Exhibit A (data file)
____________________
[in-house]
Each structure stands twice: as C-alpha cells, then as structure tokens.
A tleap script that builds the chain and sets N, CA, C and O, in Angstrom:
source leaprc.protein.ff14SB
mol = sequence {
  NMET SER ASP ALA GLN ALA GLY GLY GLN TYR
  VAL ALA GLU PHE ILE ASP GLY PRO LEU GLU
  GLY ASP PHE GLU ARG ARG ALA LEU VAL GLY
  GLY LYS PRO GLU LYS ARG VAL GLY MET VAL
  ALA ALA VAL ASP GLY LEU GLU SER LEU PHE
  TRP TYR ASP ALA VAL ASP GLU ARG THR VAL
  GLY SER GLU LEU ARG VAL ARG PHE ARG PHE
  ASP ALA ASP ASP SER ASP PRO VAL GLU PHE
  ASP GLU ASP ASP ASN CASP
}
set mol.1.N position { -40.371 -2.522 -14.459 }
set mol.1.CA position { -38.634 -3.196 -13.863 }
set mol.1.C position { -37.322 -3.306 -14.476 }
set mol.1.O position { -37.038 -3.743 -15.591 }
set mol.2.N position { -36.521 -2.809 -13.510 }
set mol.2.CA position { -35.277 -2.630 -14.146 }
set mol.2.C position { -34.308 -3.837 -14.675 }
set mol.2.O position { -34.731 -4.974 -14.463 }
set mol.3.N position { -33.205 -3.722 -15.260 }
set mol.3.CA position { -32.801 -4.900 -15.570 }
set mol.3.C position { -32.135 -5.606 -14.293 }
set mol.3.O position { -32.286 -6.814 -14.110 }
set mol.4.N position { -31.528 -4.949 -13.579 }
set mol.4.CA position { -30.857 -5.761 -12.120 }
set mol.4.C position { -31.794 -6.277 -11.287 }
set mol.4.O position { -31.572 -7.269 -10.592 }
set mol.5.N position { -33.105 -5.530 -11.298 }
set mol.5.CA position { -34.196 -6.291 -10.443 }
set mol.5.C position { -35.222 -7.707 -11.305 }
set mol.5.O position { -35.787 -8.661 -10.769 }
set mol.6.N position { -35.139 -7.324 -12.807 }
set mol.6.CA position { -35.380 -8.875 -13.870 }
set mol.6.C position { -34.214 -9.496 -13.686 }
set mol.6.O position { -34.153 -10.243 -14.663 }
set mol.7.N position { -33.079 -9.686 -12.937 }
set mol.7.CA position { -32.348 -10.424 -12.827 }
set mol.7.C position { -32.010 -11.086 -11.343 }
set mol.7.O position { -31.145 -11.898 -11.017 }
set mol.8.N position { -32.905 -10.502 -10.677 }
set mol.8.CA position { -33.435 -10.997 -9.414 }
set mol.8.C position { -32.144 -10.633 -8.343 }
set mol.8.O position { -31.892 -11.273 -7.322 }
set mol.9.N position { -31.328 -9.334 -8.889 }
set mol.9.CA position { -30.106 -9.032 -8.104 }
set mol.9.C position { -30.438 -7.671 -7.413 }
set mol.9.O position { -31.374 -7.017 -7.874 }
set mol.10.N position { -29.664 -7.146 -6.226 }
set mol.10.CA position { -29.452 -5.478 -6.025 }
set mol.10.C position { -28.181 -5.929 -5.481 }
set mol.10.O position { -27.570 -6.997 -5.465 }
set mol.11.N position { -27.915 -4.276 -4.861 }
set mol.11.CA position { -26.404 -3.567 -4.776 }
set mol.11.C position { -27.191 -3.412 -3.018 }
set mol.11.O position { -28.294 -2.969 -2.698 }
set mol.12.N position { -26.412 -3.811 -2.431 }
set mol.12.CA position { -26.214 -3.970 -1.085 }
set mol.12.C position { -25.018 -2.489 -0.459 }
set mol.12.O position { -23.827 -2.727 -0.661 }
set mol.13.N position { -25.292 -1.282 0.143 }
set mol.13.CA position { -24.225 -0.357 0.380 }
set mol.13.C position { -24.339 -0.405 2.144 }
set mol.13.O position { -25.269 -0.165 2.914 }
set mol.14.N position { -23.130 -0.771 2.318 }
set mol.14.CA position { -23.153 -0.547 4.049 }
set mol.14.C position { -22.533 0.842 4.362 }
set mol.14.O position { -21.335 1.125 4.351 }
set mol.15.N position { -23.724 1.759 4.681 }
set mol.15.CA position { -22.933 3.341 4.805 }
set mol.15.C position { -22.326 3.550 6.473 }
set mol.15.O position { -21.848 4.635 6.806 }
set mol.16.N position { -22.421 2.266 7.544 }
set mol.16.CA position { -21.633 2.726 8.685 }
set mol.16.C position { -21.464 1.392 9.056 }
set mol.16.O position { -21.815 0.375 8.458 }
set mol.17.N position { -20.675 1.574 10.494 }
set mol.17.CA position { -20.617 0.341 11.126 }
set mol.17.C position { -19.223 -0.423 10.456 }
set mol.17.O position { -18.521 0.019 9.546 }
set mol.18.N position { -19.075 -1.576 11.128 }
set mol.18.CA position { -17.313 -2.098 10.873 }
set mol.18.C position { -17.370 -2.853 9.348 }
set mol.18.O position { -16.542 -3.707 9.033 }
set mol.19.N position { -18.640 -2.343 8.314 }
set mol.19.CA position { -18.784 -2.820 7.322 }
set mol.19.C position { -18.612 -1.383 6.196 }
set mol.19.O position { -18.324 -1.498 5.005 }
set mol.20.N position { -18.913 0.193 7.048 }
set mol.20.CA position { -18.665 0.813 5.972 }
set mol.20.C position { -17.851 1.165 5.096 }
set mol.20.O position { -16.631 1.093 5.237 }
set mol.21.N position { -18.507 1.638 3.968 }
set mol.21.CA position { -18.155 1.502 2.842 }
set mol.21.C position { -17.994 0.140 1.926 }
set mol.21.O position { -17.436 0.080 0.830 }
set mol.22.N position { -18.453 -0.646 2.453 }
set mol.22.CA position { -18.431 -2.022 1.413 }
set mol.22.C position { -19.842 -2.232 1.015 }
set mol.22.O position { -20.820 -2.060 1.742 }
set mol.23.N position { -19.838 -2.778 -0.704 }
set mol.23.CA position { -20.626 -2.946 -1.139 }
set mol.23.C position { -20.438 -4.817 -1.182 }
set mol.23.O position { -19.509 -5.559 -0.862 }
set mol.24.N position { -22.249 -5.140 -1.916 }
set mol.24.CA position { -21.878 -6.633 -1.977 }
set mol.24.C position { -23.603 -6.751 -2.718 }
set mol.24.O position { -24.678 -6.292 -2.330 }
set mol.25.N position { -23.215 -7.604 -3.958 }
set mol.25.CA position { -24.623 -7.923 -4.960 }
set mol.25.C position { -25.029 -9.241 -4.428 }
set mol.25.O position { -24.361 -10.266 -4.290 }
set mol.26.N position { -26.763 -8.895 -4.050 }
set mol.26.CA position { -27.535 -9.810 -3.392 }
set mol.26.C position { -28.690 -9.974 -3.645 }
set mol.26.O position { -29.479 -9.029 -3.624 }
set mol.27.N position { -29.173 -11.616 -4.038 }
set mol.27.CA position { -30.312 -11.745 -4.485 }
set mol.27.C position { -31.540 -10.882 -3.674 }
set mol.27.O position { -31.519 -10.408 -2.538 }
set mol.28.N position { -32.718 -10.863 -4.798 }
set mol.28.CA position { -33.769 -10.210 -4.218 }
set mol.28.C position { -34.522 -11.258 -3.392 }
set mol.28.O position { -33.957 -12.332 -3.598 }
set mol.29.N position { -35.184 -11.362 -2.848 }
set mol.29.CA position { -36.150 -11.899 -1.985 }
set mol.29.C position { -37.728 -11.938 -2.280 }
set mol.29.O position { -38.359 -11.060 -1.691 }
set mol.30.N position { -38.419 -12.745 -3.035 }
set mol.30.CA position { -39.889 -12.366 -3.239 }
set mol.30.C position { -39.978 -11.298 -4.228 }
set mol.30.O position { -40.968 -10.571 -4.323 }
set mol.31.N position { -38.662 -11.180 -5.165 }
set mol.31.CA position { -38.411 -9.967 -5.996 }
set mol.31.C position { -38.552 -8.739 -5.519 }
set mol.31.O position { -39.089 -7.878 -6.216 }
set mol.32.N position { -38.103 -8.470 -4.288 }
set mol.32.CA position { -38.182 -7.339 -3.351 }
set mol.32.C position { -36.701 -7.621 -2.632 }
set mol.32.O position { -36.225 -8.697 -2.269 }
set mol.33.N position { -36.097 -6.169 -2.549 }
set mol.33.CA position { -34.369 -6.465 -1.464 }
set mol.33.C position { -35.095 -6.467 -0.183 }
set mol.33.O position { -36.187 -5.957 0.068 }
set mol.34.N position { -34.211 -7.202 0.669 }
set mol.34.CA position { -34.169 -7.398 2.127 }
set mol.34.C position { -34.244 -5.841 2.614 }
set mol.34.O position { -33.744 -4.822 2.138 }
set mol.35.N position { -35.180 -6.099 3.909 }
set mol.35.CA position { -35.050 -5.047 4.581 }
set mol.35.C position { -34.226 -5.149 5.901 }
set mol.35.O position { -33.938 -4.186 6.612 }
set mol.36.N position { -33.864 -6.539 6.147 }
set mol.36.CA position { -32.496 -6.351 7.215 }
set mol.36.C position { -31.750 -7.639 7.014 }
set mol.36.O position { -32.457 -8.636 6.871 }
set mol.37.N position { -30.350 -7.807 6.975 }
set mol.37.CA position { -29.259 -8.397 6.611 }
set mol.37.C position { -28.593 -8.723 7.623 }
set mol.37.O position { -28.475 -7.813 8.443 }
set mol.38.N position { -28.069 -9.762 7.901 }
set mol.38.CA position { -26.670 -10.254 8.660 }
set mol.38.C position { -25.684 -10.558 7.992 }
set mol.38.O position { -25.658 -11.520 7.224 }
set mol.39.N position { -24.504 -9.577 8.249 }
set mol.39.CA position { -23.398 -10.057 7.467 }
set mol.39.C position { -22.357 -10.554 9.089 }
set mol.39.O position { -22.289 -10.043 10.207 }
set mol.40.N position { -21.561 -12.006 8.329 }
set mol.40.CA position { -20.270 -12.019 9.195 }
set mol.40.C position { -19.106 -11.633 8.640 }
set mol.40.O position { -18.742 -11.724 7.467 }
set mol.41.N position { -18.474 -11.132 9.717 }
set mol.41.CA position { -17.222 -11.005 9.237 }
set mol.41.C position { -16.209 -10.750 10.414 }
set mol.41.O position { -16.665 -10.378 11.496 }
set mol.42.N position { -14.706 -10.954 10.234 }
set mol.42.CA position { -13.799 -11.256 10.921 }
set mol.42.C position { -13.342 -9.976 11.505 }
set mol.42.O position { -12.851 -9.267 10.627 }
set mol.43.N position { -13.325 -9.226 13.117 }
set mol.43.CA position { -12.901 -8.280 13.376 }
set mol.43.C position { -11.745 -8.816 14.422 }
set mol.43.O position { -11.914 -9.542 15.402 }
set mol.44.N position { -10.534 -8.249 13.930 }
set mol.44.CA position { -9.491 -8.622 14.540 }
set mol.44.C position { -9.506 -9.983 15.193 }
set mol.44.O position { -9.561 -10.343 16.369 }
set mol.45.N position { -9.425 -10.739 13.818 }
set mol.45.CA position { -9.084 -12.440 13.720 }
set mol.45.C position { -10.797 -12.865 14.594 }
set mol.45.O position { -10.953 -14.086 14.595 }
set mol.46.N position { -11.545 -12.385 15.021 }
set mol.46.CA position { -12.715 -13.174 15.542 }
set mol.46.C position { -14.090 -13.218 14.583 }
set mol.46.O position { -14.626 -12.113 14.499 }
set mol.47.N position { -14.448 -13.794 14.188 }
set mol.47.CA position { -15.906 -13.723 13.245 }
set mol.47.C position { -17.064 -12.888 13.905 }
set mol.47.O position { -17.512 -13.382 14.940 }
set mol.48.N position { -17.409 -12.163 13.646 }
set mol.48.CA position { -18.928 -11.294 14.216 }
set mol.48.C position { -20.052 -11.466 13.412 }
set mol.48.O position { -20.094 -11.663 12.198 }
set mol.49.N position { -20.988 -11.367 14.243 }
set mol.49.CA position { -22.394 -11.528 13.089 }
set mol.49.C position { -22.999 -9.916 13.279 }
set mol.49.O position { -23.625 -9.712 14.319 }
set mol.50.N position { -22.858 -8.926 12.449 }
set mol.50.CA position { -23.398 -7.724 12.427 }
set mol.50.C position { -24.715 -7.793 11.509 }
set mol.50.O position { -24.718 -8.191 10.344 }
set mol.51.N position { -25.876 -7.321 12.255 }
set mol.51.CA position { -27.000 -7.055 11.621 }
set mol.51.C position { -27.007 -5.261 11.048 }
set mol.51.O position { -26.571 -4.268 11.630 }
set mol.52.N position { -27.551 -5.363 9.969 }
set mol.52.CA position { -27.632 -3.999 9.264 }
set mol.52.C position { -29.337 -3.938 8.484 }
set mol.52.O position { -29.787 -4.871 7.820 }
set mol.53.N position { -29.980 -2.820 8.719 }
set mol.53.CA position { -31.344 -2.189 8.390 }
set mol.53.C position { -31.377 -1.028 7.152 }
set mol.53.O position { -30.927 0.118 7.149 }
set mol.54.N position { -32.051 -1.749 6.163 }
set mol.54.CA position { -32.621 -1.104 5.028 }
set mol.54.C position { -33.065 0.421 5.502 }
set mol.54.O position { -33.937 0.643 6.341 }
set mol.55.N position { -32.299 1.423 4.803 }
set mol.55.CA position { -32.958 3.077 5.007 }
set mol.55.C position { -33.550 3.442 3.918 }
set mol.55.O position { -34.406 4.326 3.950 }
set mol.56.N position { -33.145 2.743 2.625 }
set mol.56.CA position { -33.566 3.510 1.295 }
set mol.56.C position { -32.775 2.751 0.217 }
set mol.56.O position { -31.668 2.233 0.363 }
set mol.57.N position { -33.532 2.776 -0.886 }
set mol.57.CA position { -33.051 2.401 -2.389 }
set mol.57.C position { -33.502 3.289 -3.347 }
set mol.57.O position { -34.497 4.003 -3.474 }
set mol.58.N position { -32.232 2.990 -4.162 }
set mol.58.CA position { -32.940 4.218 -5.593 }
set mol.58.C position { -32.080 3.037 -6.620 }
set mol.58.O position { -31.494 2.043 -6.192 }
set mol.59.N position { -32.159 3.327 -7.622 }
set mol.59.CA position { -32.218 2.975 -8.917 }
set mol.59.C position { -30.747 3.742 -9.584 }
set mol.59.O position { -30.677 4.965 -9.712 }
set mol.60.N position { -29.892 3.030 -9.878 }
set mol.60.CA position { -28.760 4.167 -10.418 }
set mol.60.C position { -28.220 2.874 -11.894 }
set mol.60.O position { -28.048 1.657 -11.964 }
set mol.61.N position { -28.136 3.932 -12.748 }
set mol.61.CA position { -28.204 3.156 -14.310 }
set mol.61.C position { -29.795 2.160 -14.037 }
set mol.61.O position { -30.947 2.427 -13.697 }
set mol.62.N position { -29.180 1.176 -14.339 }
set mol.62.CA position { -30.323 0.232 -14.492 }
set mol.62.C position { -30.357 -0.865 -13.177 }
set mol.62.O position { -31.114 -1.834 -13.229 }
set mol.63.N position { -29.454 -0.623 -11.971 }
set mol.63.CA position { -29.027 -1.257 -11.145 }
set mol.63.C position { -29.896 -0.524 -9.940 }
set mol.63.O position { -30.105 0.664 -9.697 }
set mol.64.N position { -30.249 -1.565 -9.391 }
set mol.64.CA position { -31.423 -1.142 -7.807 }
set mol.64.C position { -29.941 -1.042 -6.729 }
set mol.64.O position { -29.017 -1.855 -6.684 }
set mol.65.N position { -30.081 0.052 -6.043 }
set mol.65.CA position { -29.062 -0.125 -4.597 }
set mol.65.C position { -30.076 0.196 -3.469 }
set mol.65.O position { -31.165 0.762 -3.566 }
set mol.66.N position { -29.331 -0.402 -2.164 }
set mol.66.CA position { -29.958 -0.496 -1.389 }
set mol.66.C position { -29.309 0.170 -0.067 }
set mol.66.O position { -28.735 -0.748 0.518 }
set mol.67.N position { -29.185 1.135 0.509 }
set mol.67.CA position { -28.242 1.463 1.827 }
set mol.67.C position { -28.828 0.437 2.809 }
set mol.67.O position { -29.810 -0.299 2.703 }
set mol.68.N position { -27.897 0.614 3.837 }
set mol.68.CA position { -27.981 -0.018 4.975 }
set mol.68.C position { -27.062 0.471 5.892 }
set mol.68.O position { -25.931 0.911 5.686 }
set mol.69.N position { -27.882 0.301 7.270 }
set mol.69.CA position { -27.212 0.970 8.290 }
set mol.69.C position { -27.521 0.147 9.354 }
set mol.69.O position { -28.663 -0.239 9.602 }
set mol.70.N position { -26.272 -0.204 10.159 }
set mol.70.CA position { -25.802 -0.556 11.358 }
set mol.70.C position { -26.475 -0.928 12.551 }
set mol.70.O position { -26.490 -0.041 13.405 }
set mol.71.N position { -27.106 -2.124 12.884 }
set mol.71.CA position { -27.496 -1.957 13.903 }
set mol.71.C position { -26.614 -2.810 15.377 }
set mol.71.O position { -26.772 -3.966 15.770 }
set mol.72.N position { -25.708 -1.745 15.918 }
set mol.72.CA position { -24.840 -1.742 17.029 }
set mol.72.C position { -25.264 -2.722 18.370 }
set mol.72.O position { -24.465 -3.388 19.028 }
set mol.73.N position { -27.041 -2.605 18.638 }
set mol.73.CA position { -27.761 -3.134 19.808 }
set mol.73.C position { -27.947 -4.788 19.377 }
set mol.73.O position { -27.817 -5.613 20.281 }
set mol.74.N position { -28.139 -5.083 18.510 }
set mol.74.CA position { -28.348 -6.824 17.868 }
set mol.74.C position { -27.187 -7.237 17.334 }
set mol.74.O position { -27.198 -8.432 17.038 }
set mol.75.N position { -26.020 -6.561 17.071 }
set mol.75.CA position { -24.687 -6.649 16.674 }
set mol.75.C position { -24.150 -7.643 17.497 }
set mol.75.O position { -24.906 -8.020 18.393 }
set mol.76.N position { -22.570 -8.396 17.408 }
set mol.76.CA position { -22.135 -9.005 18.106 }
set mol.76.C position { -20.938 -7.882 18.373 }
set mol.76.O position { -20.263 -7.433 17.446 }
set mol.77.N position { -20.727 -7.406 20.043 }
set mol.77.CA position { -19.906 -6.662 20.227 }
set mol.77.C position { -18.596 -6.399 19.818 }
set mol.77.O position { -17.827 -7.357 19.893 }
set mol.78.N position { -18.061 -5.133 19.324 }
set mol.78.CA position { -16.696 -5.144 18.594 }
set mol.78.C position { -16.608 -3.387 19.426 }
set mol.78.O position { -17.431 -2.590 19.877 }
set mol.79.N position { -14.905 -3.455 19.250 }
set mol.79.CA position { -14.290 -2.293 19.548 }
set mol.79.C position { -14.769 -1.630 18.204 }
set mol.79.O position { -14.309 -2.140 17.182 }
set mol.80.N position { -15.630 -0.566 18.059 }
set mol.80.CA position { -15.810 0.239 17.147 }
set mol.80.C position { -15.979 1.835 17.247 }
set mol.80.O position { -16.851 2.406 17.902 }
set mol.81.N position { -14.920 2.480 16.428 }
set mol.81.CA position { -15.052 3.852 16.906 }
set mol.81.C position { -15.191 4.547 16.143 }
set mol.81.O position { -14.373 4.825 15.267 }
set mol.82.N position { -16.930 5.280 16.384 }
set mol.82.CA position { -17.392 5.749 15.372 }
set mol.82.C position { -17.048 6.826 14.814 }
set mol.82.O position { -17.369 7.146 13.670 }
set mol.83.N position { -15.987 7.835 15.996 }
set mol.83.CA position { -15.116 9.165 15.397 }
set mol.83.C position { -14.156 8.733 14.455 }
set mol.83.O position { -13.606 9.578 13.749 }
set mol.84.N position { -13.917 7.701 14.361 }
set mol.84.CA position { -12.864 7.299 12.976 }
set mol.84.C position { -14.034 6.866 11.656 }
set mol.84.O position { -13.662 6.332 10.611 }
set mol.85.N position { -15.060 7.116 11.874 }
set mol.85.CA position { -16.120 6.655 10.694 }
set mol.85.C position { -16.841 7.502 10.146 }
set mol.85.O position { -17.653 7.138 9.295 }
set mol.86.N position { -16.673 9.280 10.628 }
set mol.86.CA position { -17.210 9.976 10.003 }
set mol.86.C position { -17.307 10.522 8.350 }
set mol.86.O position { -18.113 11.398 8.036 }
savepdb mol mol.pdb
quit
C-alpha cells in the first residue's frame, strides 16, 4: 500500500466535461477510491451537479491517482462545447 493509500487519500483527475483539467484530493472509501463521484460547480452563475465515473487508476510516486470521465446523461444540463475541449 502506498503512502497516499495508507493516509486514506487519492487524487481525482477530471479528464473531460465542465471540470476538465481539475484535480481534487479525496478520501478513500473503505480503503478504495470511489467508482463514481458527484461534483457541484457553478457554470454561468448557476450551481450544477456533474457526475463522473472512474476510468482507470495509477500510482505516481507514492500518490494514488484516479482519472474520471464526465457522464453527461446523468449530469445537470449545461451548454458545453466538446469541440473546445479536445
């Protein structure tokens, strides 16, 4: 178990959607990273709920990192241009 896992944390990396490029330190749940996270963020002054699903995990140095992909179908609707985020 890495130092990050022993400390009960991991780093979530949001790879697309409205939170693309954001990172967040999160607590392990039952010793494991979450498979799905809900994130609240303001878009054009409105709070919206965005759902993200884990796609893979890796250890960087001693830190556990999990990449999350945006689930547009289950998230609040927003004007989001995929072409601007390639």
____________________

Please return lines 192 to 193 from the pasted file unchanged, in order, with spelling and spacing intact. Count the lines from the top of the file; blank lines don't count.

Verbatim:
set mol.45.N position { -9.425 -10.739 13.818 }
set mol.45.CA position { -9.084 -12.440 13.720 }